Akhenaten was a pharaoh called, by some modern Egyptologists, the heretical king. He reigned during the 18th Dynasty and was the son and successor of Amunhotep III who you may have seen in other galleries. Akhenaten restructured the entire Ancient Egyptian religion around a single solar deity: the Aten. The capital city was moved to Akhetaten or modern Tell el-Amarna which is why Akhenaten's reign is referred to as the Amarna period.
Akhenaten's religion and very existence was rejected after his death which is why you see the cartouches chiseled off of this bust.
Where is this?
This is the former Palace Hotel on Agron Street in Jerusalem, now the Waldorf-Astoria, and Frederic Brenner is the photographer.
Brenner wanted to capture the idea of identity and place and how one thing affects the other. He also initiated the project for "This Place" and invited these other photographers to collaborate on the project.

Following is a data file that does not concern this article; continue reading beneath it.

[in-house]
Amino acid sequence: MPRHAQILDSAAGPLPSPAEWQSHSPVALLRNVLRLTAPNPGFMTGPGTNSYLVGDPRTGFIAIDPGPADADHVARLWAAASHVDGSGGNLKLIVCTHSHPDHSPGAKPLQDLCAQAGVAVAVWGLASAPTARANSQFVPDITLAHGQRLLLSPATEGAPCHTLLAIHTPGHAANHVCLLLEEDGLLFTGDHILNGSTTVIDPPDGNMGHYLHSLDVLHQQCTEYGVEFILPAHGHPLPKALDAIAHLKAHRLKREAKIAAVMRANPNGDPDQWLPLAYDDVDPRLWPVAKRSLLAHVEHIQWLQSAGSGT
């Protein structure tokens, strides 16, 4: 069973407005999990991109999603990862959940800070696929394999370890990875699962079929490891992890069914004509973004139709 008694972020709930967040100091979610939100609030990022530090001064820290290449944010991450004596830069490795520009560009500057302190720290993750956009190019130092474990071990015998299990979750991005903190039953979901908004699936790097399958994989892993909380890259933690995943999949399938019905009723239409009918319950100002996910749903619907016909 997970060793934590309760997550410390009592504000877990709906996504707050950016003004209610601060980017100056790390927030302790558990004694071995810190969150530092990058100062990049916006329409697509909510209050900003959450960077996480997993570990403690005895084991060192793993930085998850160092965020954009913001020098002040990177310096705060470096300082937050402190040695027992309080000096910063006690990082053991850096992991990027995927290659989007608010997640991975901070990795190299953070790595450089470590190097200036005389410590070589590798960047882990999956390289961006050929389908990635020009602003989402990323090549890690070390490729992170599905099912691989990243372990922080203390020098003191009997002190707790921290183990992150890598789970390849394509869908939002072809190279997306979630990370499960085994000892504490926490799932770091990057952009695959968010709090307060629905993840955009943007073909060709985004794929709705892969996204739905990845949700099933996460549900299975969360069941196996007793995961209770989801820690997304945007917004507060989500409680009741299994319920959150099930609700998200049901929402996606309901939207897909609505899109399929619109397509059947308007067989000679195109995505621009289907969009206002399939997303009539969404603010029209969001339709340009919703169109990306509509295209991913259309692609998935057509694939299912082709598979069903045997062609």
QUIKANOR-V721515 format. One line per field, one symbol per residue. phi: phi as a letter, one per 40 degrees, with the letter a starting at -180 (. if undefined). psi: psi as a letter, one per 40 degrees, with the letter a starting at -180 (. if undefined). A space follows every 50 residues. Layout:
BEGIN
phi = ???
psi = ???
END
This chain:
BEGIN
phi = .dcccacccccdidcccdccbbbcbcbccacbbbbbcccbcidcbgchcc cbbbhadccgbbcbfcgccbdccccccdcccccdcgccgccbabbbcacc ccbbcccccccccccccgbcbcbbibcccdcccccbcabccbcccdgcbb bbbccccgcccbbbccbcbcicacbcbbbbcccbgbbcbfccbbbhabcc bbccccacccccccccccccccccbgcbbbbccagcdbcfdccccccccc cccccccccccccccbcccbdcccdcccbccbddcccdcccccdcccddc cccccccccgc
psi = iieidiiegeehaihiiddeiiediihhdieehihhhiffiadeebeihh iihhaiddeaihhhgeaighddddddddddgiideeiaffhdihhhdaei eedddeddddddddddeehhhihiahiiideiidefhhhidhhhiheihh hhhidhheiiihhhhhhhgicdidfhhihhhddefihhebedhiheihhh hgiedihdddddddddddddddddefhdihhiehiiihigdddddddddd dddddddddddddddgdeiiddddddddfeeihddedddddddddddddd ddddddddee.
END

Brenner said that the ruins of the Palace Hotel represented to him "the real gifts of life for those who dare to adventure beyond the narrow pattern of the known and I believe that as much as we act, we are being acted upon and as much as we choose, we are being chosen."
The label on this said this was worn on a belt? How did they wear it if it was so heavy?
Great question! Palmas, like this one, were intended to represent similar items that were attached to the belts of ball-players during the game. The stone versions served ceremonial purposes.
This piece emulates actual palm branches that were attached to the belts of ball-players in Mesoamerican cultures.
The abstract curls carved into the stone possibly symbolized flowing blood. Blood has connotations of sacrifice. The ballgame in Mesoamerica was played for both recreational and ceremonial purposes. Other ceremonial ballgame accessories include iconography of death as well.
Cool!
Indeed!
Who made this?